MRI versus CT
MRI and computed tomography (CT) are complementary imaging technologies and each has advantages and limitations for particular applications. CT is more widely used than MRI in OECD countries with a mean of 132 vs 46 exams per 1000 population performed respectively. A concern is the potential for CT to contribute to radiation-induced cancer and in 2007 it was estimated that 0.4% of current cancers in the United States were due to CTs performed in the past, and that in the future this figure may rise to 1.5–2% based on historical rates of CT usage. An Australian study found that one in every 1800 CT scans was associated with an excess cancer. An advantage of MRI is that no ionizing radiation is used and so it is recommended over CT when either approach could yield the same diagnostic information. However, although the cost of MRI has fallen, making it more competitive with CT, there are not many common imaging scenarios in which MRI can simply replace CT, although this substitution has been suggested for the imaging of liver disease. The effect of low doses of radiation on carcinogenesis are also disputed. Although MRI is associated with biological effects these are not thought to cause any measurable harm.
Iodinatedcontrast medium is routinely used in CT and the main adverse events are anaphylactoid reactions and nephrotoxicity. Commonly used MRI contrast agents have a good safety profile but linear non-ionic agents in particular have been implicated in nephrogenic systemic fibrosis in patients with severely impaired renal function. 
MRI is contraindicated in the presence of MR-unsafe implants, and although these patients may be imaged with CT, beamhardening artefact from metallic devices, such as pacemakers and implantable cardioverter-defibrillators, may also affect image quality. MRI is a longer investigation than CT and an exam may takebetween 20 – 40 mins depending on complexity.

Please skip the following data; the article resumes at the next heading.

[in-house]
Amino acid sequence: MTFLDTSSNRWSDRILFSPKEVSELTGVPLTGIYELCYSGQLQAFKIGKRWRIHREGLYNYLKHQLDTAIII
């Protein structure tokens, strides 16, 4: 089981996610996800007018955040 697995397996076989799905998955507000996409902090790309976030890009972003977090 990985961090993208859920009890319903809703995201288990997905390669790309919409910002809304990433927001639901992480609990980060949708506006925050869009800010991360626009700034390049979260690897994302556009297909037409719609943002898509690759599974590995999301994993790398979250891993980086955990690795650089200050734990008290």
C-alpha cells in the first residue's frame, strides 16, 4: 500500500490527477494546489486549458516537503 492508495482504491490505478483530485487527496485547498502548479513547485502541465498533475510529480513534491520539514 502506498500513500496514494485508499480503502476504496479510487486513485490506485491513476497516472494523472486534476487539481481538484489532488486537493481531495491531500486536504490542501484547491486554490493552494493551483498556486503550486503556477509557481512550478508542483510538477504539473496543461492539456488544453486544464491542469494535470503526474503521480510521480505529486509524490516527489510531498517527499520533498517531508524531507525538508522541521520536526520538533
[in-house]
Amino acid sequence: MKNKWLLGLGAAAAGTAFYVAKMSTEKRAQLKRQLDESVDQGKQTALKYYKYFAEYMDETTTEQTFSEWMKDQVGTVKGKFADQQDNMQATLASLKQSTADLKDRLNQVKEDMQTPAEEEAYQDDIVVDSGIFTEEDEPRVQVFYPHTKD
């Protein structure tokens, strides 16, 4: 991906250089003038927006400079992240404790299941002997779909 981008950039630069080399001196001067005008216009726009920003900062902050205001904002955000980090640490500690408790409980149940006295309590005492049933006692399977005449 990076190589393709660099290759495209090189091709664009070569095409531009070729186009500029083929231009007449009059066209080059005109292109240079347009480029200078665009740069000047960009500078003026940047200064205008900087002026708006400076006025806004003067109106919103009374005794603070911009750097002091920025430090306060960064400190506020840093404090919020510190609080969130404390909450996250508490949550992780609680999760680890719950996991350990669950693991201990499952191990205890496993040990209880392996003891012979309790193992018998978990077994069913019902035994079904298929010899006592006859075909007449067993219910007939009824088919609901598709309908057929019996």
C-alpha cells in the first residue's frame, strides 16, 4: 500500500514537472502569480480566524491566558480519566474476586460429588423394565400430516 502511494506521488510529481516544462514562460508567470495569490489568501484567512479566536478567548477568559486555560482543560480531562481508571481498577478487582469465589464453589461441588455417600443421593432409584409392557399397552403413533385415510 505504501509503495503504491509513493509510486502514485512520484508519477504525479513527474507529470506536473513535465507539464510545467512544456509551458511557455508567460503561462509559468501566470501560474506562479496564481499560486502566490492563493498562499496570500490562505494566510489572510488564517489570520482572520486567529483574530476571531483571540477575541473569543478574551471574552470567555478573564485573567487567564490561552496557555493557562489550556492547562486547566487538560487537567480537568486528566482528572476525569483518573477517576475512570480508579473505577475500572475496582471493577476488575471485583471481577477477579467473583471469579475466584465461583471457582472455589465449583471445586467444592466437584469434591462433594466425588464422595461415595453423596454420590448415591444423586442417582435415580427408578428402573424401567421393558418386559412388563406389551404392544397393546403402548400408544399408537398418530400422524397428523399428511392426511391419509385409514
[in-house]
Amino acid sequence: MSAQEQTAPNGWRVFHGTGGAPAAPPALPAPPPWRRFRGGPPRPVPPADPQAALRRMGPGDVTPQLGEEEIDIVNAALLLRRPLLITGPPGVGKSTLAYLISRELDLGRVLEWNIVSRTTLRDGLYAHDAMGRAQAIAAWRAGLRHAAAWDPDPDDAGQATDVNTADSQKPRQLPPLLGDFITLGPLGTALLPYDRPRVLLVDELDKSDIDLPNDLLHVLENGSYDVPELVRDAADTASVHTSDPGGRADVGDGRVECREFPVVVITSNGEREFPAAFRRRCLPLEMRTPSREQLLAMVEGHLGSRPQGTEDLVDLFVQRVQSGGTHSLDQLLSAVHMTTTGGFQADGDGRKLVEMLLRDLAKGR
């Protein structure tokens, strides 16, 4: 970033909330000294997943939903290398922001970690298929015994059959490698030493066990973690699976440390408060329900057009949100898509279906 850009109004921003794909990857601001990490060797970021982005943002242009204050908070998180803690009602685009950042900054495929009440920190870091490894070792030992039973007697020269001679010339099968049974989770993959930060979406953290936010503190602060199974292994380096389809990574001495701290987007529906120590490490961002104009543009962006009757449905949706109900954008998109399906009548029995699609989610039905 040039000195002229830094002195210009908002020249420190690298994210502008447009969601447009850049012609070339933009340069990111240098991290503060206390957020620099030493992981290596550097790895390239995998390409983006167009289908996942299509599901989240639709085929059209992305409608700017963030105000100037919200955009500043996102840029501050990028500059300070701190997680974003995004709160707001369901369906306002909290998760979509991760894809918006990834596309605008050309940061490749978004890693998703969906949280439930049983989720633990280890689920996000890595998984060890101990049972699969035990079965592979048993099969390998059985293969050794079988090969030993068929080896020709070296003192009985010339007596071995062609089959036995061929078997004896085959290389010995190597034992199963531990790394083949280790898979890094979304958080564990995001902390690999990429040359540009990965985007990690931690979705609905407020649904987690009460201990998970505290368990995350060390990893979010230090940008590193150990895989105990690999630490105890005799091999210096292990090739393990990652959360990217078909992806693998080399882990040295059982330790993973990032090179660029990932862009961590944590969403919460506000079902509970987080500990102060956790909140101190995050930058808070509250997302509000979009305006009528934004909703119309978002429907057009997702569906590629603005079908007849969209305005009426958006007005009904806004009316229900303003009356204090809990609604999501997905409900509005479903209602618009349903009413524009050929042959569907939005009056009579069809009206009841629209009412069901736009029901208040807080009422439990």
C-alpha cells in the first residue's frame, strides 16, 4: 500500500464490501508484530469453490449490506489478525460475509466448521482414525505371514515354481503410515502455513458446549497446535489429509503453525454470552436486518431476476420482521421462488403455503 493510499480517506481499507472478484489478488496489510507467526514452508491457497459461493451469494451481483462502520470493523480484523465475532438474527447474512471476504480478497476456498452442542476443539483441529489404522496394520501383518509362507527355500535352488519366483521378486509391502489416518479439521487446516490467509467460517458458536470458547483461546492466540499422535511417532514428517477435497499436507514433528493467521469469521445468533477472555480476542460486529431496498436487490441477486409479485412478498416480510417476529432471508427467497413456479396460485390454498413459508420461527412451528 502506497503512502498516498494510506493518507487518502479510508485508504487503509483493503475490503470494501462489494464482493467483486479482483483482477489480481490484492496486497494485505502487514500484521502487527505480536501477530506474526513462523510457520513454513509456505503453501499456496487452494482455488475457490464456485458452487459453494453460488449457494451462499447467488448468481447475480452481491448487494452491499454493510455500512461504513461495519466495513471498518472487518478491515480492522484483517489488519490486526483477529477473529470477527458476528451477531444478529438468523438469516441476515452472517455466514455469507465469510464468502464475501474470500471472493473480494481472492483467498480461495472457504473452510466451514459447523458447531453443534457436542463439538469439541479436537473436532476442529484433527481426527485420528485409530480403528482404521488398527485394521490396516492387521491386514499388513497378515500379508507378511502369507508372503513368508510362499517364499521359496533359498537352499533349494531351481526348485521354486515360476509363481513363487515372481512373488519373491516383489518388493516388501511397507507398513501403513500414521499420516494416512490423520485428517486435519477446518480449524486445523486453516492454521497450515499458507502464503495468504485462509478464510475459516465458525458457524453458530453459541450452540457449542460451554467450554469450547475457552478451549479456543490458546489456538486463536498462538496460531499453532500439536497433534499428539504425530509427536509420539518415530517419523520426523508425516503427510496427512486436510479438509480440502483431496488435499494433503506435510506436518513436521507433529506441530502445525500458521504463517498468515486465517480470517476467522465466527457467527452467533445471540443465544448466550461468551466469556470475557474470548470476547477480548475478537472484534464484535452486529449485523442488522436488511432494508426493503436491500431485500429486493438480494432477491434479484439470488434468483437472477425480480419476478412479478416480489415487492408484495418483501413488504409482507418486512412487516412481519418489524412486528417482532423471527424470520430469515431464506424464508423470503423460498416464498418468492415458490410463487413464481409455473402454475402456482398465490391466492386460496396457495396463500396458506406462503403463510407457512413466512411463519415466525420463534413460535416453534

Safety issues, including the potential for biostimulation device interference, movement of ferromagnetic bodies, and incidental localized heating, have been addressed in the American College of Radiology‘s White Paper on MR Safety, which was originally published in 2002 and expanded in 2004. The ACR White Paper on MR Safety has been rewritten and was released early in 2007 under the new title ACR Guidance Document for Safe MR Practices.
In December 2007, the Medicines and Healthcare Products Regulatory Agency (MHRA), a UK healthcare regulatory body, issued their Safety Guidelines for Magnetic Resonance Imaging Equipment in Clinical Use.
In February 2008, the Joint Commission, a US healthcare accrediting organization, issued a Sentinel Event Alert #38, their highest patient safety advisory, on MRI safety issues.
In July 2008, the United States Veterans Administration, a federal governmental agency serving the healthcare needs of former military personnel, issued a substantial revision to their MRI Design Guide, which includes physical and facility safety considerations.